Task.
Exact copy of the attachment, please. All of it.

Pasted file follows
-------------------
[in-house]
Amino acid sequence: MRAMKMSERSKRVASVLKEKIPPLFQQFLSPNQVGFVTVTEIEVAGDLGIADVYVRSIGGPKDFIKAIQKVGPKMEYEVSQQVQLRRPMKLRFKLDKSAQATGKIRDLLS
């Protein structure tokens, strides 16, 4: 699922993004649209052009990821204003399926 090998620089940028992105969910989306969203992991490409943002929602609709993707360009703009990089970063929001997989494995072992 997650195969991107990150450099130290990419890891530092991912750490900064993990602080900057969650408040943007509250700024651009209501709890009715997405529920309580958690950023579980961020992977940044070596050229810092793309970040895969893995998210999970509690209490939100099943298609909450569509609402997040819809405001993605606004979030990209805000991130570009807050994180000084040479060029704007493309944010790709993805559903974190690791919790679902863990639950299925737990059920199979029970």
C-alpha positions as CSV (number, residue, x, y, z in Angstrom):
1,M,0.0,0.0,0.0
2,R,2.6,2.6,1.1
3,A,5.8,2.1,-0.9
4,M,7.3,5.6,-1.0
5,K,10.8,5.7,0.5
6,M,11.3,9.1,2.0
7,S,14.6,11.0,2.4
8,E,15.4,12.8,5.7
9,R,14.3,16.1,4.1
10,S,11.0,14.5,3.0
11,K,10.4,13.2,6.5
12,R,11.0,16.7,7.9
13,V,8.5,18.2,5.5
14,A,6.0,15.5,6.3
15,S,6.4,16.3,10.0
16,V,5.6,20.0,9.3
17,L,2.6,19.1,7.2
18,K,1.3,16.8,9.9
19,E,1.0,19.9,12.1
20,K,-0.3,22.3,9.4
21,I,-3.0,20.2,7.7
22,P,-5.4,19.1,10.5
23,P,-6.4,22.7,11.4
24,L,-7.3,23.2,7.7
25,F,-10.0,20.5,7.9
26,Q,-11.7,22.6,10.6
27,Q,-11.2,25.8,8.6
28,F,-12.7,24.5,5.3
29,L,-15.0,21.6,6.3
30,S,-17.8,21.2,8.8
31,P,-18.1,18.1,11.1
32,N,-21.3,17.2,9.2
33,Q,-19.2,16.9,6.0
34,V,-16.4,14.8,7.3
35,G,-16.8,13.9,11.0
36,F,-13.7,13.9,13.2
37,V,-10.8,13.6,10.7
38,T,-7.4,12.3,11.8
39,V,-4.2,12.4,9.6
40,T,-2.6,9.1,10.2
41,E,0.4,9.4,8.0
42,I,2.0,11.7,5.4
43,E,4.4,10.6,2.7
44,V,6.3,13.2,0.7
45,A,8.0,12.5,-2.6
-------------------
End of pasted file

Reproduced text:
[in-house]
Amino acid sequence: MRAMKMSERSKRVASVLKEKIPPLFQQFLSPNQVGFVTVTEIEVAGDLGIADVYVRSIGGPKDFIKAIQKVGPKMEYEVSQQVQLRRPMKLRFKLDKSAQATGKIRDLLS
């Protein structure tokens, strides 16, 4: 699922993004649209052009990821204003399926 090998620089940028992105969910989306969203992991490409943002929602609709993707360009703009990089970063929001997989494995072992 997650195969991107990150450099130290990419890891530092991912750490900064993990602080900057969650408040943007509250700024651009209501709890009715997405529920309580958690950023579980961020992977940044070596050229810092793309970040895969893995998210999970509690209490939100099943298609909450569509609402997040819809405001993605606004979030990209805000991130570009807050994180000084040479060029704007493309944010790709993805559903974190690791919790679902863990639950299925737990059920199979029970």
C-alpha positions as CSV (number, residue, x, y, z in Angstrom):
1,M,0.0,0.0,0.0
2,R,2.6,2.6,1.1
3,A,5.8,2.1,-0.9
4,M,7.3,5.6,-1.0
5,K,10.8,5.7,0.5
6,M,11.3,9.1,2.0
7,S,14.6,11.0,2.4
8,E,15.4,12.8,5.7
9,R,14.3,16.1,4.1
10,S,11.0,14.5,3.0
11,K,10.4,13.2,6.5
12,R,11.0,16.7,7.9
13,V,8.5,18.2,5.5
14,A,6.0,15.5,6.3
15,S,6.4,16.3,10.0
16,V,5.6,20.0,9.3
17,L,2.6,19.1,7.2
18,K,1.3,16.8,9.9
19,E,1.0,19.9,12.1
20,K,-0.3,22.3,9.4
21,I,-3.0,20.2,7.7
22,P,-5.4,19.1,10.5
23,P,-6.4,22.7,11.4
24,L,-7.3,23.2,7.7
25,F,-10.0,20.5,7.9
26,Q,-11.7,22.6,10.6
27,Q,-11.2,25.8,8.6
28,F,-12.7,24.5,5.3
29,L,-15.0,21.6,6.3
30,S,-17.8,21.2,8.8
31,P,-18.1,18.1,11.1
32,N,-21.3,17.2,9.2
33,Q,-19.2,16.9,6.0
34,V,-16.4,14.8,7.3
35,G,-16.8,13.9,11.0
36,F,-13.7,13.9,13.2
37,V,-10.8,13.6,10.7
38,T,-7.4,12.3,11.8
39,V,-4.2,12.4,9.6
40,T,-2.6,9.1,10.2
41,E,0.4,9.4,8.0
42,I,2.0,11.7,5.4
43,E,4.4,10.6,2.7
44,V,6.3,13.2,0.7
45,A,8.0,12.5,-2.6